Steve Wright in the Afternoon is the name given to English DJ Steve Wright's afternoon radio shows. It first ran on BBC Radio 1 from 1981 to 1993 and then on BBC Radio 2 since 5 July 1999. The shows were and still are the most popular on each station, and the Radio 2 version (which is broadcast from 14:00 until 17:00 Monday to Friday) is often referred to as The Big Show.
Radio 1 version
Steve Wright in the Afternoon originally started on Radio 1 in 1981 where it ran successfully for a number of years until ending in 1993. Steve Wright then worked on other shows for the network before leaving the BBC for several years. In this period, he worked at Talk Radio, and at GWR presenting a networked weekend show. He finally moved back to the BBC at Radio 2 in 1996. He started as a weekend presenter hosting a Saturday morning show (later taken over by Jonathan Ross) and Sunday morning's Steve Wright's Sunday Love Songs. Steve Wright in the Afternoon was revived in 1999 following a shake-up at Radio 2 and Wright now presents the show every Monday to Friday from 2:00 pm to 5:00 pm. It has built up a huge following and was given its own podcast in 2006 as part of a trial period. This is still available every week with highlights from the show.
Characters and sketches created for the show included:
- Mr Angry (from Purley): usually ranting down the phone line, ending with "...it makes me so angry... I could throw the phone down!" followed by the receiver crashing down.
- Diamond Geezer: supposed DJ/mixer, and voice for the track "Mr Spoons" (David Spurr)
- The "Down-the-Pan" Daleks: two 'retired' Daleks in improbable domestic situations
- 'Easy Life'
- Dr Fish-Filleter: source of much innuendo about fishy fingers, etc. Had his own 'jingle' sung by Steve and his Posse when the interview had ended ("Fillet of Fish, Fillet of Fish. O' Give me Fish to Fillet!").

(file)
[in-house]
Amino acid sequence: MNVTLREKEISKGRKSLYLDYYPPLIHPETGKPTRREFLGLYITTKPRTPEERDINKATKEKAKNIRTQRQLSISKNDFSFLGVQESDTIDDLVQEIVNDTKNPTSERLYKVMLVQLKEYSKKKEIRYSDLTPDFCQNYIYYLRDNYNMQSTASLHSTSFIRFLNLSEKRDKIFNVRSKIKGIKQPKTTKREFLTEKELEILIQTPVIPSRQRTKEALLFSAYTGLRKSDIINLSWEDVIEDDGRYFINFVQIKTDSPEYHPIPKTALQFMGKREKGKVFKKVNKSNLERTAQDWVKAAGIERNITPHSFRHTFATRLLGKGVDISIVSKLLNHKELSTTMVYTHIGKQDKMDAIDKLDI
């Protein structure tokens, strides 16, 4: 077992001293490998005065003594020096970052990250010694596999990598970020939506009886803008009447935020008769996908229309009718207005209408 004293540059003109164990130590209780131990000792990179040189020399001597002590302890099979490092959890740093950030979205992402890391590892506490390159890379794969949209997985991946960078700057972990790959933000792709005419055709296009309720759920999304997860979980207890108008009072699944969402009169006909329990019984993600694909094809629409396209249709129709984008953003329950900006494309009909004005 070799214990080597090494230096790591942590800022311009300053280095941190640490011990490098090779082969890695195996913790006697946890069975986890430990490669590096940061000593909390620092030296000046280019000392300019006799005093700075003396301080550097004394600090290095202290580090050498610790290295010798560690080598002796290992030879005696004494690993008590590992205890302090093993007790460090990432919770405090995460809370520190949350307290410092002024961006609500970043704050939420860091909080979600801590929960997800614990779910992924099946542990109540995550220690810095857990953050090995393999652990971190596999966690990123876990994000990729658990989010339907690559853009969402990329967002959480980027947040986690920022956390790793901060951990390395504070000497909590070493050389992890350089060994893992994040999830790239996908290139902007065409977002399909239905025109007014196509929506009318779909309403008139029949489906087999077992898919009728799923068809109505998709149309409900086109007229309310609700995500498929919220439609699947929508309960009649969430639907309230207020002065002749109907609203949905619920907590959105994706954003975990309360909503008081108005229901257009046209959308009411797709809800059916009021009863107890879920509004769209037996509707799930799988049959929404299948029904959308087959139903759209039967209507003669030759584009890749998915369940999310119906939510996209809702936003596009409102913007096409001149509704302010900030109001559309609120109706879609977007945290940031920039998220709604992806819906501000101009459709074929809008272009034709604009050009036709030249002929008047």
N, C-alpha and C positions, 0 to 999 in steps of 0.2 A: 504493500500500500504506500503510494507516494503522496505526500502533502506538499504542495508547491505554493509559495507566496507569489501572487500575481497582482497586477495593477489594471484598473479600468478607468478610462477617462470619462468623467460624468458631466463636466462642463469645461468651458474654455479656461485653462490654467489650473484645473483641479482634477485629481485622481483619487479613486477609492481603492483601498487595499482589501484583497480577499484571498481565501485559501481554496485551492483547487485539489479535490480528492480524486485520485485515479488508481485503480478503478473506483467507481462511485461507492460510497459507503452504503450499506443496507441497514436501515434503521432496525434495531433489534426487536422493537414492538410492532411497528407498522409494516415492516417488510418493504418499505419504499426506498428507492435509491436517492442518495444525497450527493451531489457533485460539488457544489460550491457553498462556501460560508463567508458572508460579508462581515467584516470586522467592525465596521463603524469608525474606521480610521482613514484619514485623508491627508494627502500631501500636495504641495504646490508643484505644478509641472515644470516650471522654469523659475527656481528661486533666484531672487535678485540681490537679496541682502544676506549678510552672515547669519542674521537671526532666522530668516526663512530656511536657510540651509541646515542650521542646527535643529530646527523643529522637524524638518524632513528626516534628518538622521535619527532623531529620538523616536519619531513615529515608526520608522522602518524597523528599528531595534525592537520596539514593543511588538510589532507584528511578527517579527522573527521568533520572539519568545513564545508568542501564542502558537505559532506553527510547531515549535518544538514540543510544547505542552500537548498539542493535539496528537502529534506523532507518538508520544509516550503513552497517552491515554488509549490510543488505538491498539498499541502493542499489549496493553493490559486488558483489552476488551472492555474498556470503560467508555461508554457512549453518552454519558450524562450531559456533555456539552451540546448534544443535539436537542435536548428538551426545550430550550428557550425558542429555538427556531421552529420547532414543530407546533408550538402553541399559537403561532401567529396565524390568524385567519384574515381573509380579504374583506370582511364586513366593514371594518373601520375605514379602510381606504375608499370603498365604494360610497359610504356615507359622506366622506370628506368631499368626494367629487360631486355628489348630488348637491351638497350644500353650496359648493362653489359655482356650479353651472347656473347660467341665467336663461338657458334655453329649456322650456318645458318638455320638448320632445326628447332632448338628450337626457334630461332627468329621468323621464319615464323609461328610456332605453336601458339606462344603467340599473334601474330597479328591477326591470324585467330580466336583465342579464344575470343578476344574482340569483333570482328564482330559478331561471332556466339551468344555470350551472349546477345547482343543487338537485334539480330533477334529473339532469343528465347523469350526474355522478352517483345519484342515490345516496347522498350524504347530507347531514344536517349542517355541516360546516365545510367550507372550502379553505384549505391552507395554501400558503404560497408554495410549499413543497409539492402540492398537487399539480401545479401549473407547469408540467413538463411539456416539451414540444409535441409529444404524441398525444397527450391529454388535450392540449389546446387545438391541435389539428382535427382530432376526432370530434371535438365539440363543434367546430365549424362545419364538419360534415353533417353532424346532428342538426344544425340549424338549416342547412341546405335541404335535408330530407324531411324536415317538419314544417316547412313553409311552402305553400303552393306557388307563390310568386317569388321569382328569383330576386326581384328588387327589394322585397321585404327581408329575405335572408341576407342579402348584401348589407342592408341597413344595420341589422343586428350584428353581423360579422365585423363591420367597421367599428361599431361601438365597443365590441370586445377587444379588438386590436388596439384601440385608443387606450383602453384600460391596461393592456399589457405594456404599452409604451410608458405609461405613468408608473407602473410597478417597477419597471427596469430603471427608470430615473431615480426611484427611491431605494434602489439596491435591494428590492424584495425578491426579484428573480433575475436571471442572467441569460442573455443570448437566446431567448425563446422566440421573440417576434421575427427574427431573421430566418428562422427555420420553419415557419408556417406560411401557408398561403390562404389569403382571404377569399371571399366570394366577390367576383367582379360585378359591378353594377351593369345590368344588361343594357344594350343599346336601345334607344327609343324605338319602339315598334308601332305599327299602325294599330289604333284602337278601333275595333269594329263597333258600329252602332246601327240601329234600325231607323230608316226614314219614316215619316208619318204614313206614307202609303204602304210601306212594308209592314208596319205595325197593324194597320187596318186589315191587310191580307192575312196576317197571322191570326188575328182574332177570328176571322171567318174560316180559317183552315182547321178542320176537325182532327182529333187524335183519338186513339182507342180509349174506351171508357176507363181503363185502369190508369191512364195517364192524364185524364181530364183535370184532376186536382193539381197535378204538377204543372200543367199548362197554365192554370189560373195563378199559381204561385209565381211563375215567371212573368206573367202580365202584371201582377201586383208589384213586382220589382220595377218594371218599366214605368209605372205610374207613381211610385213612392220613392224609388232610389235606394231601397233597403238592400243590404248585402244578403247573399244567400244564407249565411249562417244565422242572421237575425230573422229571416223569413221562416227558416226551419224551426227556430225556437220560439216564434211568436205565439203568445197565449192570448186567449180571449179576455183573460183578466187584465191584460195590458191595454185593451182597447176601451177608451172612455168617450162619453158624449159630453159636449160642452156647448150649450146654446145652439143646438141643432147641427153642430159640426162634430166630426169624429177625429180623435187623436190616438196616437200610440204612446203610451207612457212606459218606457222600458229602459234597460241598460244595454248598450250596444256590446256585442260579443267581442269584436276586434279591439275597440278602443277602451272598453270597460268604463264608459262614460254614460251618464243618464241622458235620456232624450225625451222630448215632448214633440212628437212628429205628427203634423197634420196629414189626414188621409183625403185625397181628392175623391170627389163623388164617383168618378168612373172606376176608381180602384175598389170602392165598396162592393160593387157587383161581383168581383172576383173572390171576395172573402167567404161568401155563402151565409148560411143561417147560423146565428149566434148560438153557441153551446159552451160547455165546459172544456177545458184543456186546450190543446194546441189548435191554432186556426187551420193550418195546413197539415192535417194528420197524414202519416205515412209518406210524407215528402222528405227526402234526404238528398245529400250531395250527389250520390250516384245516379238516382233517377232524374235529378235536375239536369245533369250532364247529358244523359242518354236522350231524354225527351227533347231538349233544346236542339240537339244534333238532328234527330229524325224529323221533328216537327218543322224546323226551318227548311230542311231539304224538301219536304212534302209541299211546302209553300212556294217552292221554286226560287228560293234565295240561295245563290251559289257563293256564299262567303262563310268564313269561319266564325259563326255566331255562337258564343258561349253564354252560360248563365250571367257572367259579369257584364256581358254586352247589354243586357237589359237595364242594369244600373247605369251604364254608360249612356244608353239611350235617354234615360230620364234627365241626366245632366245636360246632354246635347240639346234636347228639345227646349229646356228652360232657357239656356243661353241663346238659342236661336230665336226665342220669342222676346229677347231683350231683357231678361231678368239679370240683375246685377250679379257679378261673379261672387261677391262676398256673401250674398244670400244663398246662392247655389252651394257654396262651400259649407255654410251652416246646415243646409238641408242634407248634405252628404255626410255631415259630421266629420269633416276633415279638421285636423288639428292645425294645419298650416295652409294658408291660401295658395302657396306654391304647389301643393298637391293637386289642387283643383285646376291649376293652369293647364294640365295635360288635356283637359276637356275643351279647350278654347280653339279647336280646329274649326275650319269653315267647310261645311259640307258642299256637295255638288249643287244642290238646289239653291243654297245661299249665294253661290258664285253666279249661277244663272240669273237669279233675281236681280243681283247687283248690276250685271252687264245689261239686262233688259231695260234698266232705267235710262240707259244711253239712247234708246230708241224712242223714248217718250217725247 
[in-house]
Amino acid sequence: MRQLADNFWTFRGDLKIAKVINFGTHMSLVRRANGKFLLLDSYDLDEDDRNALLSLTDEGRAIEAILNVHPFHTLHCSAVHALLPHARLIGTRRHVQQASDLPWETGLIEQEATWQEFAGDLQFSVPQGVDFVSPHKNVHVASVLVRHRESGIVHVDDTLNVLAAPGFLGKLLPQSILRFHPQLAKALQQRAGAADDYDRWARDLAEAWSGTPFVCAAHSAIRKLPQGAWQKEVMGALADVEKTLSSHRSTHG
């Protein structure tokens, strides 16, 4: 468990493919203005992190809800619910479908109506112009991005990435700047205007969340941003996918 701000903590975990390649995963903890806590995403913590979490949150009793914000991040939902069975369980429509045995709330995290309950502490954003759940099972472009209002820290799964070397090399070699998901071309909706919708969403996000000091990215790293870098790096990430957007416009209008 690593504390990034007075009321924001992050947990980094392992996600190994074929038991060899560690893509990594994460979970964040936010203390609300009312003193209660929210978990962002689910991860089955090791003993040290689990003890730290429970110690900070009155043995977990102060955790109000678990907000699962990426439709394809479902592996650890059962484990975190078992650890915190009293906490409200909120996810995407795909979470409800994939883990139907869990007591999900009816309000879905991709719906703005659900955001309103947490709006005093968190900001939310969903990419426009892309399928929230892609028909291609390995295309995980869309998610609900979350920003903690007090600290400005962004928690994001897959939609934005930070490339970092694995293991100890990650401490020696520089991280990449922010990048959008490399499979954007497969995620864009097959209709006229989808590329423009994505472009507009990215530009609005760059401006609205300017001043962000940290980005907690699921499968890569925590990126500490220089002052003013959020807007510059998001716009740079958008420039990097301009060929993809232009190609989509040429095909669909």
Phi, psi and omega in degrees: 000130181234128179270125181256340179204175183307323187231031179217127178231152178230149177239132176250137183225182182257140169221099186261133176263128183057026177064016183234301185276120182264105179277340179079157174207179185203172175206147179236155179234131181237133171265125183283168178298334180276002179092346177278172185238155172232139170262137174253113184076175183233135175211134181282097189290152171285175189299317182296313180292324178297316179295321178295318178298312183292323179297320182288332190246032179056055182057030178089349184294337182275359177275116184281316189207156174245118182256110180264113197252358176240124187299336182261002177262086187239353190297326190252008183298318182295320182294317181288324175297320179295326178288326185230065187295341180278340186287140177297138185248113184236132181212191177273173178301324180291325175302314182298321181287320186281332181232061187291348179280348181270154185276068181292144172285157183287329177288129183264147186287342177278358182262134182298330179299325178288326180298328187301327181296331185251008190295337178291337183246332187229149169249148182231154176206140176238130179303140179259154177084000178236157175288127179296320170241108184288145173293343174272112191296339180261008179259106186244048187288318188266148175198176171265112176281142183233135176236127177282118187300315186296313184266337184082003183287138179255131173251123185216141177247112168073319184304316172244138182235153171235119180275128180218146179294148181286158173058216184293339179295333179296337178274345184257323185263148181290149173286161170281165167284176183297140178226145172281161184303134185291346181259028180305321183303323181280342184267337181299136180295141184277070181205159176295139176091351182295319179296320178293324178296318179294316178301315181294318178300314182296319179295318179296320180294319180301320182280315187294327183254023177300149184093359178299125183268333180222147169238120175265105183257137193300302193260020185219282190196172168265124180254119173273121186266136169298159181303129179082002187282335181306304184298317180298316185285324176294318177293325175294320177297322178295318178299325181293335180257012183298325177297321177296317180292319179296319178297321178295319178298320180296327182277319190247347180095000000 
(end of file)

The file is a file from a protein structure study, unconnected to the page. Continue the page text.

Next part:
- The "Horrible Voice"
- The Boss: a gentleman with a very deep Caribbean voice who only ever said "yes Sir, Mr Wright sir" to everything he was asked.
- Edward the Garrulous Fencing Champion: his catchphrase is "I epee you"
- Mr Food ("...and that's before my tea!")
- Gervais the Hairdresser ("Keep your tongue out!")
- Hopeless Weather Girl: a parody of the brand of 'bimbo'-esque weather girls seen on British television in the late 1980s. She doesn't know much about meteorology.
- Maggot – an odd character with a high pitched voice.
- 'Mick and Keef': not the real Mick Jagger and Keith Richards, but impersonations (played by Phil Cornwell, who later did the characters in Stella Street). Bill Wyman also made occasional appearances.
- David Bowie: again, not the real David Bowie but an impersonation; "Bowie" frequently asked "tell us what the time is" (adjusted slightly at Christmas to "tell us what the Christmas time is").
- Linda Lust: her catchphrase is "Spatula" in a sultry, sensual voice.
- Llama Man: Spoof signature tune: "Llama man, Llama man, does everything a llama can. He can bleat! He can trot! He's got everything a llama's got."
- Motorcycle Courier – who left his motorbike running and would scream "SIGN 'ERE PLEASE!" from his motorcycle helmet regardless of what was asked of him.
- Mr Mad: , would phone in, refer to Steve as "Pal" and would ask "Guess where I'm livin' today?" then proceed to name improbable locations (like inside the mace of the House of Commons or inside Paul McCartney's guitar); then would end the call with vocal whistles and beeps and his catchphrases were "Ravin' mad, pal!" and "Check up from the neck up".
- Mr Paranoid